Helping our parents age in place
In 2015 a major shift occurred in Canada’s population: for the first time there were more Canadians over the age of 65 than under the age of 15. Currently at 5.8 million, the number of Canadians 65 years of age or older will double in the next 25 years.
While there is much to learn about Canada's aging population, we do know this: most older Canadians want to “age in place”. This is the desire to remain in their own homes, living in their community with some level of mobility and independence.
Here is a recipe of factors that will allow older adults to successfully stay at home as they age
- Adequate housing
- Access to transportation
- Recreational opportunities
- Amenities that facilitate physical activity
- Opportunities for social interaction
- Health and home services
Homecare as a way to age in place
That final ingredient in the recipe—health and home services—is so critical. Receiving home care services is sometimes the only option that enables older adults to remain safe and independently at home.
Between 2008 and 2011 Canadian home care clients increased by 55%. Presently more than 1.4 million Canadians receive publicly funded home care services every year. With our aging Canadian population and the coming need for home care services, it’s never been so important to think about what kind of care our parents will receive.
It’s about adding life to our years
We need to plan and develop effective strategies that support older adults to grow old at home. To do so, it is critical that we truly understand what aspects of home care delivery make the biggest difference and enhance older adult health, mobility and social connectedness.
Mobility as a solution
Maintaining and promoting mobility are essential components to aging in place. There are successful international home-based practice models, known as re-enablement, that effectively increased older adult’ balance, strength, independence, and social connectedness. We do not yet know if similar models can work here in BC and Canada, as they have yet to be adapted to our culture and tested here at home. Therefore, in Canada these programs are not implemented widely. Dr. Sims Gould adds, “I have dedicated my professional life to examining the needs of older adults and their caregivers. No one has ever told me that the best part of their day was receiving a bath from a home care worker but many have expressed the desire for to go for a supported walk”.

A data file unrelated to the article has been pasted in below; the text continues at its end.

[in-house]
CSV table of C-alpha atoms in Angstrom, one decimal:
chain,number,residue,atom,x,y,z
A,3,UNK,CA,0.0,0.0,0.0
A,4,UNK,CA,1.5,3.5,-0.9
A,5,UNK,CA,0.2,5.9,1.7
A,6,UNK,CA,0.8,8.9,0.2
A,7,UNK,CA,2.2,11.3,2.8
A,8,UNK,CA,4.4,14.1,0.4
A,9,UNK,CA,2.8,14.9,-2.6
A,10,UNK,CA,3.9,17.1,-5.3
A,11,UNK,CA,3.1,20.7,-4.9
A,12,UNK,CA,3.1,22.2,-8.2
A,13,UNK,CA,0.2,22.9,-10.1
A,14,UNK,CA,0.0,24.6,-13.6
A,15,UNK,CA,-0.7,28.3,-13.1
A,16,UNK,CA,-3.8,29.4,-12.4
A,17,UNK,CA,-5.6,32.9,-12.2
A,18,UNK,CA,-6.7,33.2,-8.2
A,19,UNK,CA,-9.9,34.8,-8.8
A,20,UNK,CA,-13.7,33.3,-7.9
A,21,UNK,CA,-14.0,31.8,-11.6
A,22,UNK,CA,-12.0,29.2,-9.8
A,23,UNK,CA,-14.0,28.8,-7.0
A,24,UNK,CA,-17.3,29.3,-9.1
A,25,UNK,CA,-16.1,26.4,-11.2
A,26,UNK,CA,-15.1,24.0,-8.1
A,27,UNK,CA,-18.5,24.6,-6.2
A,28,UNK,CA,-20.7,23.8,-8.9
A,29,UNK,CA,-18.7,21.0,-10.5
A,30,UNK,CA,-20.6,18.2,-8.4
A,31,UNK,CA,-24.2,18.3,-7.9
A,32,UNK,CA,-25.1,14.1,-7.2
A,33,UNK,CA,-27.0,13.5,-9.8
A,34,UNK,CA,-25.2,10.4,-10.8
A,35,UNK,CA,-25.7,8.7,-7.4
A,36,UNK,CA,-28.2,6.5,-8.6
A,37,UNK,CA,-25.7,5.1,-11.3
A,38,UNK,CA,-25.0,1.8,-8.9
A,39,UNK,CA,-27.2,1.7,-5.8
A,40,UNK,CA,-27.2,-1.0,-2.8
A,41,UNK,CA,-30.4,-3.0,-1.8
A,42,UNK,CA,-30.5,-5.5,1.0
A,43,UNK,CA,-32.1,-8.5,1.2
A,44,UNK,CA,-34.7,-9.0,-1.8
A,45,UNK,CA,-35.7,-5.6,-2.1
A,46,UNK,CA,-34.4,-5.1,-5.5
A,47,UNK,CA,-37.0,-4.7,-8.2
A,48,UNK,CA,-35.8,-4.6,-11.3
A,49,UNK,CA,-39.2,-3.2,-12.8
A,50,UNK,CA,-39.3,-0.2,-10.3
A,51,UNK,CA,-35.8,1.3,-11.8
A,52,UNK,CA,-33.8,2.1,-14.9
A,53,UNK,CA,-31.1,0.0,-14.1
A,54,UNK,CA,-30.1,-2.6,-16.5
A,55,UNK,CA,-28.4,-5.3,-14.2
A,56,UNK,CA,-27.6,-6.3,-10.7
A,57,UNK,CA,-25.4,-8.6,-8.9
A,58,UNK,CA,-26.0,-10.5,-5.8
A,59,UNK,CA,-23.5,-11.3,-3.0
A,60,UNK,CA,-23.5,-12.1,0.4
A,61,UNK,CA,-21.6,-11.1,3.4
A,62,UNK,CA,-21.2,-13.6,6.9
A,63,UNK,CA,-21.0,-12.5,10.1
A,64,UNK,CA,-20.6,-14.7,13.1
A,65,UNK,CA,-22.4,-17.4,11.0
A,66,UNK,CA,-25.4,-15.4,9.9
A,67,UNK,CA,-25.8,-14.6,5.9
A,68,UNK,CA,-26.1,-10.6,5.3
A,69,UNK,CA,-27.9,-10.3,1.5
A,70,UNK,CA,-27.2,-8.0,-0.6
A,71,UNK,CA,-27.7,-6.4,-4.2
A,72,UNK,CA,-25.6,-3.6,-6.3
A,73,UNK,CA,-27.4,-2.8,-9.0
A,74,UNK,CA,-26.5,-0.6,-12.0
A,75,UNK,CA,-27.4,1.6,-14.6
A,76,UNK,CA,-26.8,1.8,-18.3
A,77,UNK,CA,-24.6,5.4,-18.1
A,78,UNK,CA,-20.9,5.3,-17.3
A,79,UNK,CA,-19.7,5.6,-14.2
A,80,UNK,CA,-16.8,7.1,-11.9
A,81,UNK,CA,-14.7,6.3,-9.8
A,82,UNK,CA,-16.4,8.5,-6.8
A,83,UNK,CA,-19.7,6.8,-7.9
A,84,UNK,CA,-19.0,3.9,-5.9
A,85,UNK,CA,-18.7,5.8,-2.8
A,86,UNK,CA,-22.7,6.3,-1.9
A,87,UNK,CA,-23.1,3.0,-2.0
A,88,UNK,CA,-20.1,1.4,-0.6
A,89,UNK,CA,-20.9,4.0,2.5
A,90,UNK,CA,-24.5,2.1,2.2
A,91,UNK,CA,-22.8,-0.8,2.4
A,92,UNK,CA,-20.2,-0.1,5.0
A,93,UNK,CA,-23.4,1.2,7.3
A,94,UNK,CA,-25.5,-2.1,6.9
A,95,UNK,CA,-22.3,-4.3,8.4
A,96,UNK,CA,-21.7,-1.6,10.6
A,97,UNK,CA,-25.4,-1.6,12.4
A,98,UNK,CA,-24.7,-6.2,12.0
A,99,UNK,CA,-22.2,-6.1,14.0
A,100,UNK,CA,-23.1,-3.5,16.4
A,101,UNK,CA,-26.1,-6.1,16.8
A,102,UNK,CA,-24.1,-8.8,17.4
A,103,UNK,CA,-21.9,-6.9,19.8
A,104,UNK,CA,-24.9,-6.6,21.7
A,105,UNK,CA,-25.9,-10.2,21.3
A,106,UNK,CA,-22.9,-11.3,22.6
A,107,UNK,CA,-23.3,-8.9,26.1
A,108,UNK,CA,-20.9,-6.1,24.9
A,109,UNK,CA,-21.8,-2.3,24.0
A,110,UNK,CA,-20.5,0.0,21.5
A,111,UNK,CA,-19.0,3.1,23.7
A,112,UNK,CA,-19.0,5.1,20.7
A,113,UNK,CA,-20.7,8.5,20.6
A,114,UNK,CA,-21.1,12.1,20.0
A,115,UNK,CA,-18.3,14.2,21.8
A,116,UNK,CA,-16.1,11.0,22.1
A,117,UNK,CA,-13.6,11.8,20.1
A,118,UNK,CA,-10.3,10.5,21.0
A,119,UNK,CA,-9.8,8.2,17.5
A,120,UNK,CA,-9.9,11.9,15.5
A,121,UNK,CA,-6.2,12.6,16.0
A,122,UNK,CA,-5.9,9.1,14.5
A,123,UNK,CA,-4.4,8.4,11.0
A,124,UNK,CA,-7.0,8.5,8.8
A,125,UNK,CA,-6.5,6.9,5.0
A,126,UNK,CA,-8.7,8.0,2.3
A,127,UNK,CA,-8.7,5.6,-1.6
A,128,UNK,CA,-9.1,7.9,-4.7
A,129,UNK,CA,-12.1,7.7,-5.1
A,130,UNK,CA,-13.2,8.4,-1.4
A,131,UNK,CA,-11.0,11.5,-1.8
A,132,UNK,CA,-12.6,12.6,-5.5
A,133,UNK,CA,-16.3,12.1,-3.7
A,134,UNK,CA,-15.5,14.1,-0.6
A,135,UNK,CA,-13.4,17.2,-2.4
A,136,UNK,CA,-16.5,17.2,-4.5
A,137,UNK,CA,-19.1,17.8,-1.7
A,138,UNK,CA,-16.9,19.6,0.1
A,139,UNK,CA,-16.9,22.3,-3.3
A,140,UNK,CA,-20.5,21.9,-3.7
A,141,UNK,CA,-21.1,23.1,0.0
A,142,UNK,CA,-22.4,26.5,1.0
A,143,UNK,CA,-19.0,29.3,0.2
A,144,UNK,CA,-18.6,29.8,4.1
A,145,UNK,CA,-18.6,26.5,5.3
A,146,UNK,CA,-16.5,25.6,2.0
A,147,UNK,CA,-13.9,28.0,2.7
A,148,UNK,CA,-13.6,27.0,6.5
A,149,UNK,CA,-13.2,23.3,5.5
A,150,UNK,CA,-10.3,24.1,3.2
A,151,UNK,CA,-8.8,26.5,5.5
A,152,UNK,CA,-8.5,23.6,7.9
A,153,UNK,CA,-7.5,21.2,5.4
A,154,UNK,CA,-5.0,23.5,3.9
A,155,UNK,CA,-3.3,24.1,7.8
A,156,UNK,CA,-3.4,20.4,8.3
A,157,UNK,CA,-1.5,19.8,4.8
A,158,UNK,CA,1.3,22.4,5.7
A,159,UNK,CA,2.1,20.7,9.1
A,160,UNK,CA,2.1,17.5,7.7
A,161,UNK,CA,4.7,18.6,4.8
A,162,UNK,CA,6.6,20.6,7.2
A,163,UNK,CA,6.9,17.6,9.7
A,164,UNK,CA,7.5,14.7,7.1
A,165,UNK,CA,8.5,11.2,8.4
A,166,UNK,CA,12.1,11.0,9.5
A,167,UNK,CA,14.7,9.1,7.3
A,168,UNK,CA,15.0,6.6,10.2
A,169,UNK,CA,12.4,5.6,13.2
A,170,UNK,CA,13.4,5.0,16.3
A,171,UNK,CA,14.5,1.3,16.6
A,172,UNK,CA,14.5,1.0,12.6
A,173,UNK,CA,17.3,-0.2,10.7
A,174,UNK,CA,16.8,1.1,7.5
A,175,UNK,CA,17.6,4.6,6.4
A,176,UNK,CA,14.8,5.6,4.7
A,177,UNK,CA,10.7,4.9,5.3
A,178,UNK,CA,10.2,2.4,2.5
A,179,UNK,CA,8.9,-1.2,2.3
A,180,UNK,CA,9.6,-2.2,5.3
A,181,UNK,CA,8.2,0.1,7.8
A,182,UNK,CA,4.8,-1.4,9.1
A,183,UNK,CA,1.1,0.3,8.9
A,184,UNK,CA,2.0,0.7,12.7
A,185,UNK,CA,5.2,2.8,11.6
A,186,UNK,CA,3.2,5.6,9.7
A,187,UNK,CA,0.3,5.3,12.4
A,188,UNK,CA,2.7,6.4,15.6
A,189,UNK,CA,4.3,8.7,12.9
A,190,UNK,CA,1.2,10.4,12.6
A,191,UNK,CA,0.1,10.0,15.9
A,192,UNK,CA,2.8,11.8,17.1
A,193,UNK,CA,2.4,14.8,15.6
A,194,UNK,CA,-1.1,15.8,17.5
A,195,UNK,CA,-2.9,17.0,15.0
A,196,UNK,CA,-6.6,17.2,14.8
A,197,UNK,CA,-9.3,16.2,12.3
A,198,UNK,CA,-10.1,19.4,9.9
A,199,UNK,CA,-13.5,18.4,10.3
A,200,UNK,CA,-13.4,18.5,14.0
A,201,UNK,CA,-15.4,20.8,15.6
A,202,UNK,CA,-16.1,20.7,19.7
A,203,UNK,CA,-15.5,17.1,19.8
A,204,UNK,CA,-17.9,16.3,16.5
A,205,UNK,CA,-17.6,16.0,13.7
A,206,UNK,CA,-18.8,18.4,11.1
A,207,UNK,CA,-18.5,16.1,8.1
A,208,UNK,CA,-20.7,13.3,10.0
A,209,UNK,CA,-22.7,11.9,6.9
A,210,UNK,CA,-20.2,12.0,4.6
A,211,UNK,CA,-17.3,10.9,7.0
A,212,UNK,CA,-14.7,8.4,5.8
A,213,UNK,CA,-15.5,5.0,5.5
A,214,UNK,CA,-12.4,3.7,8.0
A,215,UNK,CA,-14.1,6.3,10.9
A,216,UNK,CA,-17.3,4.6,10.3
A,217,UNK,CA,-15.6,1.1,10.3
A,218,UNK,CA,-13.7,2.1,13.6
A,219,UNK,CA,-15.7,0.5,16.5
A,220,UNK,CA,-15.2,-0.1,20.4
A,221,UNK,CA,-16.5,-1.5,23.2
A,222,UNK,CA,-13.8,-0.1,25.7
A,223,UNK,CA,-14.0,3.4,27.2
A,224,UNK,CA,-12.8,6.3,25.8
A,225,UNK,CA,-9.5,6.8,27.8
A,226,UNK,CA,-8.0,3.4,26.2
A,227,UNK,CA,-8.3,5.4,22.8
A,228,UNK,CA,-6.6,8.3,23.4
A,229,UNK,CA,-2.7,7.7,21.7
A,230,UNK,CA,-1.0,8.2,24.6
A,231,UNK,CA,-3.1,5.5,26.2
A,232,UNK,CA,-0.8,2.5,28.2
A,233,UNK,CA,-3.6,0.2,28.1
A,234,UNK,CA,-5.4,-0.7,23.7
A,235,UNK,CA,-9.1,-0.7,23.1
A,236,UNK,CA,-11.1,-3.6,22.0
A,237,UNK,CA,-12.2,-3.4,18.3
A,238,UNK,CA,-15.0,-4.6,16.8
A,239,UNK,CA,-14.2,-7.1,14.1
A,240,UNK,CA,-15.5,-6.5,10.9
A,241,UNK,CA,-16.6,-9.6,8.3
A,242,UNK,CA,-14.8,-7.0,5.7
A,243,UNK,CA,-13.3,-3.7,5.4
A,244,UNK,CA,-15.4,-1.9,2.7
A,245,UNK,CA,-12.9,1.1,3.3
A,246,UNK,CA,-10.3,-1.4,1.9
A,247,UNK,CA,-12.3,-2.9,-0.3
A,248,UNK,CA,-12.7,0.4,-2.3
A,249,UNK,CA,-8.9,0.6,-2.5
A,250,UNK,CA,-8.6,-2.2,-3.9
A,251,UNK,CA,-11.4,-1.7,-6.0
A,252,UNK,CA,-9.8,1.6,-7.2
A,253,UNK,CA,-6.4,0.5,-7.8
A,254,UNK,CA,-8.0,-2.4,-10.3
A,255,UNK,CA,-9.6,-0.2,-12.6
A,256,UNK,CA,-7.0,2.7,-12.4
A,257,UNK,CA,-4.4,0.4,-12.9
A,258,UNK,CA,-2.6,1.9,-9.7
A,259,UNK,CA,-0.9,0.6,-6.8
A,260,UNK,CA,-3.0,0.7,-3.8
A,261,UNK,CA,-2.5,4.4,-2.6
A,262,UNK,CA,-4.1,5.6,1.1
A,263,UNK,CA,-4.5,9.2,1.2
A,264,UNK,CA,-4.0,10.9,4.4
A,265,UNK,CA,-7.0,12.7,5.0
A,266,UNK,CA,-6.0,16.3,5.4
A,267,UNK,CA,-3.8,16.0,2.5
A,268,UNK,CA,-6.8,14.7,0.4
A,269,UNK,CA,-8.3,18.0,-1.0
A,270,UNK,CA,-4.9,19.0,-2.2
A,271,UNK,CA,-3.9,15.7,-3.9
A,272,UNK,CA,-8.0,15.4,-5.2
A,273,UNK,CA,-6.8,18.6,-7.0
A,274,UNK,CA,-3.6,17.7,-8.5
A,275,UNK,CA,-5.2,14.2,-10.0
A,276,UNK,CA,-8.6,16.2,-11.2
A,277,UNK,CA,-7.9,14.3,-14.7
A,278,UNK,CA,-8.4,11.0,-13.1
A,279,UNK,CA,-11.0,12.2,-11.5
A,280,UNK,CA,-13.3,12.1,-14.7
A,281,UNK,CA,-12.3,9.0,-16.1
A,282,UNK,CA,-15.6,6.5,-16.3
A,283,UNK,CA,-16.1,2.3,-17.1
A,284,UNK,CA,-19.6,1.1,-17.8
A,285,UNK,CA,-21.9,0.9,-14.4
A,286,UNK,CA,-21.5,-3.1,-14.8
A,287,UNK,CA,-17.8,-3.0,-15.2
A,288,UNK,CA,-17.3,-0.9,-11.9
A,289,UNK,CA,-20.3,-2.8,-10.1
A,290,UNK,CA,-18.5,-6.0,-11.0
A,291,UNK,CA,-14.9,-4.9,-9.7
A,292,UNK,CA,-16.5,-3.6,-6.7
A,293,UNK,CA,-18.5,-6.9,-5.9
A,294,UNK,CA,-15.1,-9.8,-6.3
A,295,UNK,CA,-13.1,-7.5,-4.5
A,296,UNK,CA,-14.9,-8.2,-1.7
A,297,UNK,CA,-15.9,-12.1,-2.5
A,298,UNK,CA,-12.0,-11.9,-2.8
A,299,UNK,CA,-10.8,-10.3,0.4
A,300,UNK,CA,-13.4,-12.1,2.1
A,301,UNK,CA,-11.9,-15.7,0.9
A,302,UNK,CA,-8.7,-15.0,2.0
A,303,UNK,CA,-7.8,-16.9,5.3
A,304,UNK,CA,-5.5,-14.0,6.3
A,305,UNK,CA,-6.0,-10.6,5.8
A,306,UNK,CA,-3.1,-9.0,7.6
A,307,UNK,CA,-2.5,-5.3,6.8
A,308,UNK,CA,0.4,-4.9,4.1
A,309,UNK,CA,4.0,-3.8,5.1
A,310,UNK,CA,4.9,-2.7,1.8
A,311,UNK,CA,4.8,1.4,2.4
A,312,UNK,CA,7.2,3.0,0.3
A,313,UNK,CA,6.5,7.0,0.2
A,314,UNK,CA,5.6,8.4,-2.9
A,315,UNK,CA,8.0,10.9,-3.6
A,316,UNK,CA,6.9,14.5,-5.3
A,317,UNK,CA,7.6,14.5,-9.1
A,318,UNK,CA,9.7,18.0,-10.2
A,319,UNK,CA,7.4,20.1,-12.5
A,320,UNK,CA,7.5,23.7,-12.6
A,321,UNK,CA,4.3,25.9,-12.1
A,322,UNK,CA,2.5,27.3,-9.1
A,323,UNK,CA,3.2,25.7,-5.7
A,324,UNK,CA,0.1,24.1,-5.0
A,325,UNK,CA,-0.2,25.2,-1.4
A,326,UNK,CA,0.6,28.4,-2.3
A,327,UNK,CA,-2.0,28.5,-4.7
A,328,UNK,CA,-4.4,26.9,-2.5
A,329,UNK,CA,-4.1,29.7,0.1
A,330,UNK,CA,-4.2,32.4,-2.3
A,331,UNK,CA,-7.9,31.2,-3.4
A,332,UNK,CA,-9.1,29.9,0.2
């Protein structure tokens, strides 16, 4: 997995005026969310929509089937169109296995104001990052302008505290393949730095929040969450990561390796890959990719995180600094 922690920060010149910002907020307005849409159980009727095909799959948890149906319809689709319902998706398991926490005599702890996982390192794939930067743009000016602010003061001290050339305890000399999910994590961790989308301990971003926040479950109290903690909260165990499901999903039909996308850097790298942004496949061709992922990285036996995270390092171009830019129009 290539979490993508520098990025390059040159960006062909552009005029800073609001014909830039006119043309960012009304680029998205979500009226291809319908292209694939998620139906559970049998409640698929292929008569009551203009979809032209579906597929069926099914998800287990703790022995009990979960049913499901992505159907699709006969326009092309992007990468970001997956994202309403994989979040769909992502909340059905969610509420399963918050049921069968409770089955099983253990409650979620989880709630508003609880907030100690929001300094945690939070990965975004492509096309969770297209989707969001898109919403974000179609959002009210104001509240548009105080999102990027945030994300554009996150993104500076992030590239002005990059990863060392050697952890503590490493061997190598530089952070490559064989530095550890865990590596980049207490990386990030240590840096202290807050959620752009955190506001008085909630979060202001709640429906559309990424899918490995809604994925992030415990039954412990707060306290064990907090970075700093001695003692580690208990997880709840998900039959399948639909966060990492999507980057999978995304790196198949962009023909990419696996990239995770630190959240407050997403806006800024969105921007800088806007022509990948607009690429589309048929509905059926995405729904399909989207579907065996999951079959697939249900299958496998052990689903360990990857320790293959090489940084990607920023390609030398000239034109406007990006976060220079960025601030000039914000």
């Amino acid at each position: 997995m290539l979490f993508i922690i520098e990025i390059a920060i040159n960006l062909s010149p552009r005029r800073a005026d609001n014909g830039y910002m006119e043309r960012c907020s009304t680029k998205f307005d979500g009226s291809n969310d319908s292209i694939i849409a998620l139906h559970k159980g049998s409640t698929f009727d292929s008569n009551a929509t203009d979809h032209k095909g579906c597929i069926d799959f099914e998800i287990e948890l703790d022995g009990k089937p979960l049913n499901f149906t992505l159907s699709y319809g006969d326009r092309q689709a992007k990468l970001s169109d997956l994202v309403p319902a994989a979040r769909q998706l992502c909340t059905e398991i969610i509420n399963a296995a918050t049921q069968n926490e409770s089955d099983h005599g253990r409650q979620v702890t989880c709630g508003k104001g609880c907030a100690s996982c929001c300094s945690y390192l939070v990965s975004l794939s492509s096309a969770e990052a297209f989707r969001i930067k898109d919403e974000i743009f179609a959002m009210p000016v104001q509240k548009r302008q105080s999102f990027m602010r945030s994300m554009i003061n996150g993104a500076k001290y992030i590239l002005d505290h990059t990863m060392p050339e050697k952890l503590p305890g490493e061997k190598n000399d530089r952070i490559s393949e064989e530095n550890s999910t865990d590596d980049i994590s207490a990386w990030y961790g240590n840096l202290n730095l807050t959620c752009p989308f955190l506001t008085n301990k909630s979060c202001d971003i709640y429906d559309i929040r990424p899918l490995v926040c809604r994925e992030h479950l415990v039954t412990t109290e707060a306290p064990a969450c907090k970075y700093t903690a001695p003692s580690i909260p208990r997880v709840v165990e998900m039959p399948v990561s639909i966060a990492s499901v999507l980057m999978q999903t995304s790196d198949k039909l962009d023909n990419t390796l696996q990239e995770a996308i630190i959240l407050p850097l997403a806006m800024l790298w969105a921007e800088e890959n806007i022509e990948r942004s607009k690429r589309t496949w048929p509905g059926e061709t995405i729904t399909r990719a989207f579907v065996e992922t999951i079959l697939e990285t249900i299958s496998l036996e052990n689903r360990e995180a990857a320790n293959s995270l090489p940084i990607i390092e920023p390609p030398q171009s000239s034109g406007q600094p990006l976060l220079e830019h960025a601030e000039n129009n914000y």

With support and continued research, Dr. Sims Gould and her team will continue to identify and modify the best models of home care to support Canada’s growing older adult population.
Meet Dr. Joanie Sims Gould
Dr. Joanie Sims Gould and her team are adding significant weight to a previously slim body of research knowledge on home care in Canada—particularly for those 85 and older. Her work captures the voices and experiences of those who receive and deliver care in Canada. She is at the forefront of research in this emerging field. Dr. Sims Gould is an award-winning scholar in receipt of provincial and national research fellowships. She has published and presented extensively on issues related to older adults and their families.
Read more about Active Aging BC, an initiative of the Centre for Hip Health and Mobility comprised of two parts:
Read some of Dr. Sims-Gould's recent publications
- Benches become like porches: Older adults' perspectives of their neighbourhood built environment's impact on their walking behavior and social and physical health. From Social Science & Medicine, 2016.
- Home Support Workers Perception of Family Members of their Older Clients: A Qualitative Study. From BMC Geriatrics, 2016.
- Types and patterns of safety concerns in home care: client and family caregiver perspectives. From International Journal for Quality in Health Care, 2016.
- When things are really complicated we call the Social Worker": Post-hip fracture care transitions for older people. From Health & Social Work, 2015.